Ever sit down to the table for a family dinner and look down at your plate and think, “Do I really have to eat this?” While at the same time, your Uncle Pete has already shoveled down his second helping of the stuff? The “stuff” is a long-established dish originating in Nova Scotia. Passed down from generations through the Boutchie family (Gini Woodman’s side), it arrives each year, like clockwork on the plates of the Woodman Family. Some families eat grapes on New Years while others drink champagne. But the Woodman’s-well we eat Rappie Pie.
The Rappie Pie appears to some like a curse, but for many a blessing, especially when garnished with ketchup! Each time that we gather round the table and celebrate the New Year, I can’t help but think back to all the New Years when I avoided the dish and waited patiently for dessert. For me the tradition began at Aunt Pat’s house, although I am told that it started much earlier. The adults would lounge around upstairs most likely recovering from the night before, while the kids ran around downstairs like maniacs, playing with toys and eventually getting yelled at for locking Dexter and Ashley in the closet.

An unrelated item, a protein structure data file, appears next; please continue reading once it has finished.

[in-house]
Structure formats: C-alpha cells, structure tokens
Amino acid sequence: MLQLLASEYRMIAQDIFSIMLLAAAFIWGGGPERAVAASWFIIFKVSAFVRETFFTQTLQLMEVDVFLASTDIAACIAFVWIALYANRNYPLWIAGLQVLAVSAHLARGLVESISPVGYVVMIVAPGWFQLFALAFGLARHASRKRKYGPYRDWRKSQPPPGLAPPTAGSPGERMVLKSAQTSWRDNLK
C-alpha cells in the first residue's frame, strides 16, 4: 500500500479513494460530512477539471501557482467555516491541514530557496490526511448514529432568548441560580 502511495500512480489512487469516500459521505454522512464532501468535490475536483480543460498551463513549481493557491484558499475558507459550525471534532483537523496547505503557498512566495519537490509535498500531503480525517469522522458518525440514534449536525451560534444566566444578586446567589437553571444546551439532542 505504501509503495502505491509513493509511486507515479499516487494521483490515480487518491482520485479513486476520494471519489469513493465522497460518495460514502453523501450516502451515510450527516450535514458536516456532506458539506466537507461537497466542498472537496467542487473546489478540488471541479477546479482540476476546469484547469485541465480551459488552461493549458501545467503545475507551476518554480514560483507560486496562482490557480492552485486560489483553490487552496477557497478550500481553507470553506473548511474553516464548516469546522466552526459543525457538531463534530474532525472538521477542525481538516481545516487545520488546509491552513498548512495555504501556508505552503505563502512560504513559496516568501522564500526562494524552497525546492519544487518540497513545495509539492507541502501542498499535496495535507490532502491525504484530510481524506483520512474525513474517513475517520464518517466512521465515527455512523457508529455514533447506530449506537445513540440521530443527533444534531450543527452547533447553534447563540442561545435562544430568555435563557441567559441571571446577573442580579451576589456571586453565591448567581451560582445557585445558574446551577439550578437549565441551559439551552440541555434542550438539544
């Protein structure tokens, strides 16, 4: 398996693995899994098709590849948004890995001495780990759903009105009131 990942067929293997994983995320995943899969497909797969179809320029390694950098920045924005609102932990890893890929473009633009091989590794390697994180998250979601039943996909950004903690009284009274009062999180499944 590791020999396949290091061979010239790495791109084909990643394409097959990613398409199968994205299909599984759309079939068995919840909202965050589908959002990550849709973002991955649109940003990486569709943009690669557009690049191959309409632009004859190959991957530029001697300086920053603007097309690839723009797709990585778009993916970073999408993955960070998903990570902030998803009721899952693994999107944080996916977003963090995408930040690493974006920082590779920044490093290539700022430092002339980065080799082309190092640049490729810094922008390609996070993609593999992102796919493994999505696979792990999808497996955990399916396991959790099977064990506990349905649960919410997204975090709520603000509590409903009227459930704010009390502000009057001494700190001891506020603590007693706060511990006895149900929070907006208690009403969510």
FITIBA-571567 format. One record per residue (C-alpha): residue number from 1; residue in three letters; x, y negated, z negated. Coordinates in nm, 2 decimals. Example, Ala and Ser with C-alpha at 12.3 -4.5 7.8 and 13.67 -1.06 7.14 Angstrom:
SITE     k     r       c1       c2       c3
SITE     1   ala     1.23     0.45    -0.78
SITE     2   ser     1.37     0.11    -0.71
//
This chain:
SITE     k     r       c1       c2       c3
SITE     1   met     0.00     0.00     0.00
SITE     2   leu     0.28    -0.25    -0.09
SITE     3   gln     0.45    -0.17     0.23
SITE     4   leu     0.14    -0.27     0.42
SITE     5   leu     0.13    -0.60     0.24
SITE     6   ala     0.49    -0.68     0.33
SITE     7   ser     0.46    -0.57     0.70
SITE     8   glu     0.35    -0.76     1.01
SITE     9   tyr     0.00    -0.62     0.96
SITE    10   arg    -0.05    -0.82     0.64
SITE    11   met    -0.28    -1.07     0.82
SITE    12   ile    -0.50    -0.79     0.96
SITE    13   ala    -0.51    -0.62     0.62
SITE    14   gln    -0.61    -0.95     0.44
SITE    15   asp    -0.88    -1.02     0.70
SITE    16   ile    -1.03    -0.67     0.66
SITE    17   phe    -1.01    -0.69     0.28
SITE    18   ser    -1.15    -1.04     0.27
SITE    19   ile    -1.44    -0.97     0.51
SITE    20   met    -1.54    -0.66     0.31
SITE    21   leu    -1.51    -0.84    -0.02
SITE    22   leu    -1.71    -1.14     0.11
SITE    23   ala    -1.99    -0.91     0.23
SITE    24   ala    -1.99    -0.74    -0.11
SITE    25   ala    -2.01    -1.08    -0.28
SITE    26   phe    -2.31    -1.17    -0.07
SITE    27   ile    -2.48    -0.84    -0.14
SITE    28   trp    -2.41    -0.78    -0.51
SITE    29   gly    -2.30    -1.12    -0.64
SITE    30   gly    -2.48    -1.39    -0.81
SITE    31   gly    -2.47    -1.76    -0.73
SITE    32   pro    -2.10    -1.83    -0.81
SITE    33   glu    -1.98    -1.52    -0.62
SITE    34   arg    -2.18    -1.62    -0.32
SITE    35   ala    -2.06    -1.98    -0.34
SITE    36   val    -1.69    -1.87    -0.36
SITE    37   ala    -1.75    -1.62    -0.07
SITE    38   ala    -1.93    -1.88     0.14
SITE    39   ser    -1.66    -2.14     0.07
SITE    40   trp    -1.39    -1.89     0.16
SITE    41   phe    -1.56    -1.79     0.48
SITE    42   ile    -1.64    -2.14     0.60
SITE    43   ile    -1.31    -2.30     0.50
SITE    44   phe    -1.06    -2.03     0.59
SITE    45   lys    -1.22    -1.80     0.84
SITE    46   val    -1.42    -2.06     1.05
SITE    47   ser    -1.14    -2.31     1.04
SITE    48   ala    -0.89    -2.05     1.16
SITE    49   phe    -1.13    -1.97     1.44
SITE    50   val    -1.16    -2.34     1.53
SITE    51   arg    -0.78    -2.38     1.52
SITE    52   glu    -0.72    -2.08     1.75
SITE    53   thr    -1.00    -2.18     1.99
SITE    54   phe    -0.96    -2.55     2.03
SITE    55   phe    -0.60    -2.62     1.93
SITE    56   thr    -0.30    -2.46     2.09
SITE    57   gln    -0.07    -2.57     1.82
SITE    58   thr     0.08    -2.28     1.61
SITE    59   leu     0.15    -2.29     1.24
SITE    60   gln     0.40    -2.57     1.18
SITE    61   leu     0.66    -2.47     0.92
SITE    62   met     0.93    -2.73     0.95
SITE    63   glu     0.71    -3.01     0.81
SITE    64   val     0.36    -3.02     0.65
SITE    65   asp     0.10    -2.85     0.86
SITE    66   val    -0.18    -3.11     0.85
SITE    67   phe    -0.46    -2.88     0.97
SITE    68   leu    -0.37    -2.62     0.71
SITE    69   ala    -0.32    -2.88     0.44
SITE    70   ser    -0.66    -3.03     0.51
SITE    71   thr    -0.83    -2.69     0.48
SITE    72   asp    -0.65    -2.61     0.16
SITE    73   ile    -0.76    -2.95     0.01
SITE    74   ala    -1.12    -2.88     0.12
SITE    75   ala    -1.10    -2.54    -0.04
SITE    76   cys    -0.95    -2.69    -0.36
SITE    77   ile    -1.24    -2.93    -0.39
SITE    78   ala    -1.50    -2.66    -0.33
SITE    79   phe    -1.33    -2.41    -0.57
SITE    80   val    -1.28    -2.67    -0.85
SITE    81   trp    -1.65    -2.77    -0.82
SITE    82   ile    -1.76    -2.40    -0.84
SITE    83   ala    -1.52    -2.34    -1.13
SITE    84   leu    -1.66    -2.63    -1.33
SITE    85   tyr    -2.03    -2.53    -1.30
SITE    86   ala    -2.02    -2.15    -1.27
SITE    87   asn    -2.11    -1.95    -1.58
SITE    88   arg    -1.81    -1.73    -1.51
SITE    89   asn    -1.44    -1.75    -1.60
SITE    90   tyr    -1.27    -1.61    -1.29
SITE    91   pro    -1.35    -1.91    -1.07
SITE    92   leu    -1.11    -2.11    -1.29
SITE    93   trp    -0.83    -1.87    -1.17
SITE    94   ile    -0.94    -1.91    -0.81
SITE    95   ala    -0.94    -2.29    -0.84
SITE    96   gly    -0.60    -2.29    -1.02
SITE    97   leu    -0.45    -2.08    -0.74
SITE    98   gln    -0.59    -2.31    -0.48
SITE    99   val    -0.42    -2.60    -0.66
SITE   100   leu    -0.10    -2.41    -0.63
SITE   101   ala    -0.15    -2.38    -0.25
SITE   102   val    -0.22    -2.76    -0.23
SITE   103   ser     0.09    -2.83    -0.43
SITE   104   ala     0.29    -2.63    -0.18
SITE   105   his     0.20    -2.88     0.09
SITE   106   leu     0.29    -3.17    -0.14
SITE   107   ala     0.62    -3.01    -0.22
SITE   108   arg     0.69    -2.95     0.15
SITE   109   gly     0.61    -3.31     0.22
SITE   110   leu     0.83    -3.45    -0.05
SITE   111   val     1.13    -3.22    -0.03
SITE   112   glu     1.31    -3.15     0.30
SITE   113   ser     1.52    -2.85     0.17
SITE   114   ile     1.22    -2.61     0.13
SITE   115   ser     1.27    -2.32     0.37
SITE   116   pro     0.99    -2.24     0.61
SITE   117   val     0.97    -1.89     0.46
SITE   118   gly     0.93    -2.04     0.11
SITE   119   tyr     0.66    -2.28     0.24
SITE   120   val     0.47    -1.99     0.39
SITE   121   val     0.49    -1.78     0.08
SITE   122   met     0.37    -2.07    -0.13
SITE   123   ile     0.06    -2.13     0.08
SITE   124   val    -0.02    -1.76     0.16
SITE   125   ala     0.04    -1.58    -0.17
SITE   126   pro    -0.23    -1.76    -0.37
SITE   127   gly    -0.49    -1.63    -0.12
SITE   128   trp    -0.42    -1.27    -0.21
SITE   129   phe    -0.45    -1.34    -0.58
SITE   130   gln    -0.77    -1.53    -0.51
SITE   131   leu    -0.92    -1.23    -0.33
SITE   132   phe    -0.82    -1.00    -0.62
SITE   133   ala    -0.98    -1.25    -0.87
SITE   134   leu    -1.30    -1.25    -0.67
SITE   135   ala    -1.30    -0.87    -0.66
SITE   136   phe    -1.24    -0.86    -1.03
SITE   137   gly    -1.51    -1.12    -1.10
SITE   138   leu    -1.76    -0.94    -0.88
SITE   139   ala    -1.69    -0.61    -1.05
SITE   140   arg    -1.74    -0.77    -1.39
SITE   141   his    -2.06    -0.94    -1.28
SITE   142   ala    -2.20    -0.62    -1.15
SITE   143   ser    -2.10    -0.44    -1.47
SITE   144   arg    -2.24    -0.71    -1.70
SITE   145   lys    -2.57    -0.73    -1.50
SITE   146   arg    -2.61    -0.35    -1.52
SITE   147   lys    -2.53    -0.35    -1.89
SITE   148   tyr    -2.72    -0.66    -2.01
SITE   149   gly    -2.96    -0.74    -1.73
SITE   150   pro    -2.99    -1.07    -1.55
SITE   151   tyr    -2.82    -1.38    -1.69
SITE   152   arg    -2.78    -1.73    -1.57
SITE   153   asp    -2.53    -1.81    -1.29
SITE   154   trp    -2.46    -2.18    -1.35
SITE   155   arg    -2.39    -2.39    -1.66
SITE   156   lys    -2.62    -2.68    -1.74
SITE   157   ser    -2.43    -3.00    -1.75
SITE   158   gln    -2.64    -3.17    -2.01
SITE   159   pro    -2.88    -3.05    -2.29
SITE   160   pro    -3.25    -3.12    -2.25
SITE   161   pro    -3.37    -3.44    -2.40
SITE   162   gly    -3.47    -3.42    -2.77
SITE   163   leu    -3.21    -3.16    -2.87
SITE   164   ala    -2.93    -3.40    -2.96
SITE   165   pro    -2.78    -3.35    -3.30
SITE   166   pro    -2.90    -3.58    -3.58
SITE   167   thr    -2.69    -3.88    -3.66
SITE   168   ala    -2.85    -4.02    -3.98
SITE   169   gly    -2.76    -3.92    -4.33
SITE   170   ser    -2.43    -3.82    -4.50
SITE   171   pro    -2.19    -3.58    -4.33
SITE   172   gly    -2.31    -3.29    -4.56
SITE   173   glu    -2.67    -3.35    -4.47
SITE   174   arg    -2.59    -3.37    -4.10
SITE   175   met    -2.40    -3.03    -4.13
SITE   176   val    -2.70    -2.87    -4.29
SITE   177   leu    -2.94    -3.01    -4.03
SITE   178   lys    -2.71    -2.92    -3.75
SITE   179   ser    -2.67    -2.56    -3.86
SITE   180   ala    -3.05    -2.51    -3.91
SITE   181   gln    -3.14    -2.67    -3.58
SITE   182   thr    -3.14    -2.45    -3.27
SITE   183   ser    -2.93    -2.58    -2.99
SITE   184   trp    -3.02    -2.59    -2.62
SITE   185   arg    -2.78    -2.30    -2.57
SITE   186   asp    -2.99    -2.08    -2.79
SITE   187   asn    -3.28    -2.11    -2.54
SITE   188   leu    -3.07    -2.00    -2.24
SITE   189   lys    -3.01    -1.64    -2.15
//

The tradition has now been moved to Wendy’s house, where for her the tradition began at Aunt Judi’s house, and for Judi it began at her parents’ house.
It is now clear to me that beyond all the pressed potatoes, pork scraps and onions lies something more. Tonight we are cooking Rappie Pie as part of a series of Woodman family cooking nights. I will finally learn the coveted recipe and you will too, if you buy our cook book. Although I am already making secret dinner plans with my mom the (non-Woodman parent), I am happy to watch my family as they enjoy their Rappie Pie and hear about all the old memories and unique stories it evokes.